Published by the Students of Johns Hopkins since 1896
February 24, 2024
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COURTESY OF VID SMOOKE

Smooke describes pivoting from the career world into academia.

Vid Smooke is a professor of Music Theory at the Peabody Institute. In an interview with The News-Letter, they describe their experience in academia, their educational philosophy and the arts scene in Baltimore. 

The News-Letter: When did you realize you wanted to pursue music?

Vid Smooke: In high school in the 1980s, I first encountered synthesizers and what they could do. I would spend hours and hours just programming different sounds and trying to get it to make various sounds. 

Meanwhile, I was just in love with listening to music and especially the weirder the music, the better. I encountered the music of a composer named George Crumb in a high school class. His music was so beautiful in a way that I couldn't possibly understand how it could exist. And when I found out that he taught at the University of Pennsylvania, I decided to do everything I could to go out there and study with him and learn how he was able to do this. 

N-L: How did you end up at Hopkins? 

VS: After about two years of working as a music publisher by day and in theater by night, I realized that it just wasn't sustainable. I needed a change in my life. I decided that the only way to get a change was to pursue a higher level of education.

This was 1992 when I was submitting the applications, so I didn't have the internet yet and the only way to figure out what schools existed was a dictionary. The back of the dictionary had a list of colleges and universities in the United States and so I went through and was like, “Well, I've heard [Hopkins] is a good school and is in a city where I could imagine myself living.”

N-L: How was the transition back into school?

VS: What I found when I got to Peabody was that, because I had been in the working world and was coming back to school, I knew exactly why I wanted to be in school and what my goals were, and my goal at that time was to be a creator who taught.

It was by far the best thing I could have done. I think a lot of people are afraid to get out of school then lose how it works. I would say, ‘Don't worry about it.’ So much of doing well in school is knowing why you're in school and being ready to put in the work. When I got to Peabody, people were saying, ‘Yes, and now your main goal is to compose.’ I was just astonished. ‘Wow, so I get to compose 40 hours a week and no one's going to try to tell me there are other things I should be doing?’ Amazing.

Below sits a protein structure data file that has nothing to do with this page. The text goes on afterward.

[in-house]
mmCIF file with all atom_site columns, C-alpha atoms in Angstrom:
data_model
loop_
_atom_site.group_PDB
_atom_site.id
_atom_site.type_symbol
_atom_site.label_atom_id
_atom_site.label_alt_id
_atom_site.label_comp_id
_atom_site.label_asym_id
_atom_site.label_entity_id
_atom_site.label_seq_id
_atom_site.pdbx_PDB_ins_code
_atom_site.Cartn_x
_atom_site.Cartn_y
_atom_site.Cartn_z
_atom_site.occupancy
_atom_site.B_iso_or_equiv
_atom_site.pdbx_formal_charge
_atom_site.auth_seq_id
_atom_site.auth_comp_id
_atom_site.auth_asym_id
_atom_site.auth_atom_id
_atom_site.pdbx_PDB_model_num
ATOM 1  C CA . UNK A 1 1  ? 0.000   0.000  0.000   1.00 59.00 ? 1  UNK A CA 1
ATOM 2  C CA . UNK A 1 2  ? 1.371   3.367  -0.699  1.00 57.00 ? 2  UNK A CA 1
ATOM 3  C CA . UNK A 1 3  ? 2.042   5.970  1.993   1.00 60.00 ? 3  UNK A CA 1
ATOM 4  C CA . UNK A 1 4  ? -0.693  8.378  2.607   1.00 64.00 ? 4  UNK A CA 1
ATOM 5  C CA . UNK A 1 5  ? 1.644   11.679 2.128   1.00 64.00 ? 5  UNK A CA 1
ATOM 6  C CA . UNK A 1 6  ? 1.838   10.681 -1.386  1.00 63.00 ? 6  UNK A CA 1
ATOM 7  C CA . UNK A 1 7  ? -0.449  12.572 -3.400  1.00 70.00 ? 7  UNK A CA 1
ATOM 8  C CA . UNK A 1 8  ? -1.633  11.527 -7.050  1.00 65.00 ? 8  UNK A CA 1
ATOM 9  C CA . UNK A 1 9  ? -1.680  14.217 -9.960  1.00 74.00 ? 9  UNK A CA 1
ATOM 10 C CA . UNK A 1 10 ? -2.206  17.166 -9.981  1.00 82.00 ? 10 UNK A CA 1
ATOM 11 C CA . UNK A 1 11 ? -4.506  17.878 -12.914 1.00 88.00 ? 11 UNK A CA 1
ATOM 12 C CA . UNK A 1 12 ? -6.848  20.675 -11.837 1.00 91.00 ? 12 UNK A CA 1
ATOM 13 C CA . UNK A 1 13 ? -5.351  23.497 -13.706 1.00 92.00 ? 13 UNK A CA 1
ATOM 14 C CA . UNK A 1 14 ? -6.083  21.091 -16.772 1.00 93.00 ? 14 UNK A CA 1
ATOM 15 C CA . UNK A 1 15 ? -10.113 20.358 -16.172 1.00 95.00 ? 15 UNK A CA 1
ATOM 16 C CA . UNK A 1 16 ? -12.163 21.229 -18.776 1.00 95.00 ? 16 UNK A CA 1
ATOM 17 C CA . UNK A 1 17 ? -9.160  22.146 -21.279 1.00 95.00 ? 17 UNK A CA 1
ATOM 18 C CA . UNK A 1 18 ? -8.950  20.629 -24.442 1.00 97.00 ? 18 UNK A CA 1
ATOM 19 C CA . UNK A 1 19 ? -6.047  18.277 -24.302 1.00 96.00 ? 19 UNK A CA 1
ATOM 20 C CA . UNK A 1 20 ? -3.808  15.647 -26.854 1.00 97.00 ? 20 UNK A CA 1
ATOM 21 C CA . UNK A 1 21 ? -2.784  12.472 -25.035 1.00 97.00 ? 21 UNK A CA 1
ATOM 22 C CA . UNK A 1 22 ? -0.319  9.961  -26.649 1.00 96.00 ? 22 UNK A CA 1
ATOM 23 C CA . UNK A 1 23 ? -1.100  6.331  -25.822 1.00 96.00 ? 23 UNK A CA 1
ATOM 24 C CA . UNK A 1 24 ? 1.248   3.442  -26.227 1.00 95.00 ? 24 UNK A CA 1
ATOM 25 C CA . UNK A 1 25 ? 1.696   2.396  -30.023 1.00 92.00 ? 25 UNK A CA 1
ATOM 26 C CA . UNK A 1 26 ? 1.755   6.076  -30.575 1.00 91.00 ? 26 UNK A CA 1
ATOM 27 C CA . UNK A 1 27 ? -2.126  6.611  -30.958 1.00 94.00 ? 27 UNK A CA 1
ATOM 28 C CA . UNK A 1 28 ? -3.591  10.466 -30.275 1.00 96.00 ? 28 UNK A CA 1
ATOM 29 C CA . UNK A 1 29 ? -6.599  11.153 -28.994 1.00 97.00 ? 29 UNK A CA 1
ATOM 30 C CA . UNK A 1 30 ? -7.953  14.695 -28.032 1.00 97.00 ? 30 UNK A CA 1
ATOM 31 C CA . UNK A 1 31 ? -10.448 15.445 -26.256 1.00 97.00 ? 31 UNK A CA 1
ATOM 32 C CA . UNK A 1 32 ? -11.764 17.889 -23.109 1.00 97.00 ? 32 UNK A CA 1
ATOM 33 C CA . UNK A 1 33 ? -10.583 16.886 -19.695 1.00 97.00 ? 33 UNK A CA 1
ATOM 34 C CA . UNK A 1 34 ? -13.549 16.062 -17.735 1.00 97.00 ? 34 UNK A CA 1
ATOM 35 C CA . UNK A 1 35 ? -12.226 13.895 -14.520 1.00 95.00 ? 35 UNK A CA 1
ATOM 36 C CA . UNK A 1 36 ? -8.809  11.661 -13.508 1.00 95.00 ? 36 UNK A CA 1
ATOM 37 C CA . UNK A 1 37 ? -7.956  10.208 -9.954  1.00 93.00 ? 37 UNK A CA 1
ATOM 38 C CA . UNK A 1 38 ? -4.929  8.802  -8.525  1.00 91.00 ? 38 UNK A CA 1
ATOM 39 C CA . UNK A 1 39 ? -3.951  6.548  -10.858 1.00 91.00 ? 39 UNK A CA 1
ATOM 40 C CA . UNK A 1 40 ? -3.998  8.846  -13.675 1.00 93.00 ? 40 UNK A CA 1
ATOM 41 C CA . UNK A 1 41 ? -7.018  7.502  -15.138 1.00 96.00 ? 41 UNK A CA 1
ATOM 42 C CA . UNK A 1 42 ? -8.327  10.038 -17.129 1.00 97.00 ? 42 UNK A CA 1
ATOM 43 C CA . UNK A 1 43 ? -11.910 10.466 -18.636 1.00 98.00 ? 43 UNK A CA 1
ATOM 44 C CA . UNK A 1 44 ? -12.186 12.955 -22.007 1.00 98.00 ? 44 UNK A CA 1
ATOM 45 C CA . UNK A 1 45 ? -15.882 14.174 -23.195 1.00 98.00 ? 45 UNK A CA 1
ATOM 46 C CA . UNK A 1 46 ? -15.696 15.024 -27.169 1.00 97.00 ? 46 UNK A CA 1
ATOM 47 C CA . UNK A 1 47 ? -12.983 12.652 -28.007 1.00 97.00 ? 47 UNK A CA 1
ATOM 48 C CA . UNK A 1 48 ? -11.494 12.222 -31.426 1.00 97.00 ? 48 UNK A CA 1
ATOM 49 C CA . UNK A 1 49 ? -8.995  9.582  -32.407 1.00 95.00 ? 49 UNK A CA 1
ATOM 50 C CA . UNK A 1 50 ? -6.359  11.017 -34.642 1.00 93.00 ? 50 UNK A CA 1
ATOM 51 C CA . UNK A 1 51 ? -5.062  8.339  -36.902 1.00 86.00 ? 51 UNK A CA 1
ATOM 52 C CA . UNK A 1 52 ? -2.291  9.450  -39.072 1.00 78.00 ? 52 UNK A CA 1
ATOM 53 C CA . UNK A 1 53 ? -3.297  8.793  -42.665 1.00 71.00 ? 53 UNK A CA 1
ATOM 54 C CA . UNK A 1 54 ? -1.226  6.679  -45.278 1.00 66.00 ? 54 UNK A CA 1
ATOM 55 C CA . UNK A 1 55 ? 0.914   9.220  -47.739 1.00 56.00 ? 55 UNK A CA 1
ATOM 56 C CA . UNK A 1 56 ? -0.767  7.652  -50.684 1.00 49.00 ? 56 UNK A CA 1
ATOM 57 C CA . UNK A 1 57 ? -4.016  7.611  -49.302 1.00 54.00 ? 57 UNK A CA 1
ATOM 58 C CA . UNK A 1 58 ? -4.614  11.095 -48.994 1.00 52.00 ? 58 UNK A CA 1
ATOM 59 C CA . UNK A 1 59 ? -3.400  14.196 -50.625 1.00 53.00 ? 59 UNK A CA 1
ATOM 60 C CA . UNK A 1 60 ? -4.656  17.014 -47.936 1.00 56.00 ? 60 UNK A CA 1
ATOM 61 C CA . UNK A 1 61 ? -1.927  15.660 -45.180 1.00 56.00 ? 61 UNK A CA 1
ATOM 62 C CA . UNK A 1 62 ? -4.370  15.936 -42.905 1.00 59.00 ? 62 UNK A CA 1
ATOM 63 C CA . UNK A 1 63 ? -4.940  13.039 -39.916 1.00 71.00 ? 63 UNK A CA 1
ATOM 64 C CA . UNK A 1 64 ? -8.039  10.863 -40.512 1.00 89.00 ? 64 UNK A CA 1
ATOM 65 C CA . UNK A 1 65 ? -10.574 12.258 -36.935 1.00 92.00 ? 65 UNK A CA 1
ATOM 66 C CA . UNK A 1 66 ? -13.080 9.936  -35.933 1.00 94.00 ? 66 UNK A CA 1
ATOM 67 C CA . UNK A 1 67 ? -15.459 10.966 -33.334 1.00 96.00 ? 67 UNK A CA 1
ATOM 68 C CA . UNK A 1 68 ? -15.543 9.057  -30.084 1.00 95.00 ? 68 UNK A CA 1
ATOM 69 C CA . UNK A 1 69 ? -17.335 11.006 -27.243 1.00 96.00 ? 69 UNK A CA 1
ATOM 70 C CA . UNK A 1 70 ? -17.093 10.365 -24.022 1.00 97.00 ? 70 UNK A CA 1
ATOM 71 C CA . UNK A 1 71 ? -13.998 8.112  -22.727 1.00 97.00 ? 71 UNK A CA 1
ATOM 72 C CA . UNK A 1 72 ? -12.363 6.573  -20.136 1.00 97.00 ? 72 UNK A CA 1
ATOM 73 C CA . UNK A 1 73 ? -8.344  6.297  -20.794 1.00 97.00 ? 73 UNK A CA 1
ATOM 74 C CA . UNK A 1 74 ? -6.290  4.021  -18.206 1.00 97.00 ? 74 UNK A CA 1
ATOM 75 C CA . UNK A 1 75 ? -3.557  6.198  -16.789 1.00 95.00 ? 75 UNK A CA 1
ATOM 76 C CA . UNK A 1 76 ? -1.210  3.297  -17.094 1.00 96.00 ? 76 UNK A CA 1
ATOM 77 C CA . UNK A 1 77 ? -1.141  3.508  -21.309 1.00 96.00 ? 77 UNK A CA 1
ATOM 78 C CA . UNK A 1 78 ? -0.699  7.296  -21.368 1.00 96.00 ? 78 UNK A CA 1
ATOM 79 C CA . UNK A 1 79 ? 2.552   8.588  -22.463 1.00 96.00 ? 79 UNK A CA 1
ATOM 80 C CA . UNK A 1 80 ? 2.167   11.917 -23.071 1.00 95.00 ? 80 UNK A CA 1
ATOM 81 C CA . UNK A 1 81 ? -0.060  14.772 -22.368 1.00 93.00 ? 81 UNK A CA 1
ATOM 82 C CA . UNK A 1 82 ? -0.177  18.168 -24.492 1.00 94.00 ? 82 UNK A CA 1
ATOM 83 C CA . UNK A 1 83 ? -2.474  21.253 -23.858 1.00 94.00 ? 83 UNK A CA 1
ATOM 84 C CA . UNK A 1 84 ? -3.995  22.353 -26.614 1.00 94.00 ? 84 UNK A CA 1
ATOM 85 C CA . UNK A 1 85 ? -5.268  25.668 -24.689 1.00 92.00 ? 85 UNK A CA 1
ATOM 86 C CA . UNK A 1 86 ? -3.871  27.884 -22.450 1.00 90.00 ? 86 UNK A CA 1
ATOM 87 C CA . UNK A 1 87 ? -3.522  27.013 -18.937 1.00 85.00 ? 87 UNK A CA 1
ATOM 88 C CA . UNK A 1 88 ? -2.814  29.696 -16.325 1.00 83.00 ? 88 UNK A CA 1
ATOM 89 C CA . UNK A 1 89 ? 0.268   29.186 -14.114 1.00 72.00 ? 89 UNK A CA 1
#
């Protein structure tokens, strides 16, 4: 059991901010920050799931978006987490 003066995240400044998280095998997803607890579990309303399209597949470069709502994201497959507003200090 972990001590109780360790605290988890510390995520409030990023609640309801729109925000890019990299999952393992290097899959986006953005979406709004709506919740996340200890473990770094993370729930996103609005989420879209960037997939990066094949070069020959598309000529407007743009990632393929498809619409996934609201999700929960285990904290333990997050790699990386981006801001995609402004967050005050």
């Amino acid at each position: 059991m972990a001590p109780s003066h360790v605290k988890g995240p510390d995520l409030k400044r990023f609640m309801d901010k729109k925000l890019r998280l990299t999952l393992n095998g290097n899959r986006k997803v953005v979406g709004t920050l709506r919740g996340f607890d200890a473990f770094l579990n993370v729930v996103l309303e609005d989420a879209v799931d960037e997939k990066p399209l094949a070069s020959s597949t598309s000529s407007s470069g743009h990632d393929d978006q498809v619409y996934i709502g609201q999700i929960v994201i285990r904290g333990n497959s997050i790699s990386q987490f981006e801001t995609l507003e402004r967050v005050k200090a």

From the moment I went back to school, teaching was a primary goal, so I made absolutely certain to find teaching anywhere I went. While I was a student at Peabody, I taught in what was called the Elderhostel program, which were courses for retirees who wanted to come to a conservatory and go to a lot of concerts and learn more about classical music.

N-L: Now you're teaching everything from history of rock classes to music theory classes. What draws you to teaching in general? 

VS: When I was younger, I didn't fit in in any way and was suicidal and bullied and all that stuff that a lot of people experience in high school. When I got out of those situations and found people who were able to engage with me intellectually, it was a real-life saver for me. Like, it literally saved my life, so I hope to be that for the next generation [of] people who maybe don't fit in for whatever reason. To me, the main thing that any class teaches is how to assess information in order to be a better citizen. I think that no matter what class I'm teaching — at the heart — it's about analyzing the information and trying to come up with a judgment instead of coming to the material with preconceived notions.

N-L: How have you applied this to your classes at Hopkins and interactions with Baltimore?

VS:  I helped create an experimental music ensemble at Peabody about 10 years ago. That was really designed to reach students who weren't being served by the other ensembles at Peabody and students who might have felt a little bit like outsiders.

Although I've been doing less of this since the pandemic, one of the main things I’ve tried to do was really tie Hopkins to the Baltimore community and recognize that Hopkins is part of a larger community that has so much to give us, especially in the field of music and experimental music. Baltimore is one of the world's centers for experimental music, especially improvisatory music. 

Some of the people working in it are Hopkins faculty. Wendel Patrick runs an organization called the Baltimore Boom Bap Society that does improvisational hip-hop performances every month. There's an international festival of improvisation called High Zero festival that brings in people from all over the world. Just getting the students to realize that there is a community here and that the community is very welcoming and wants people to be a part of it has really been the best. 


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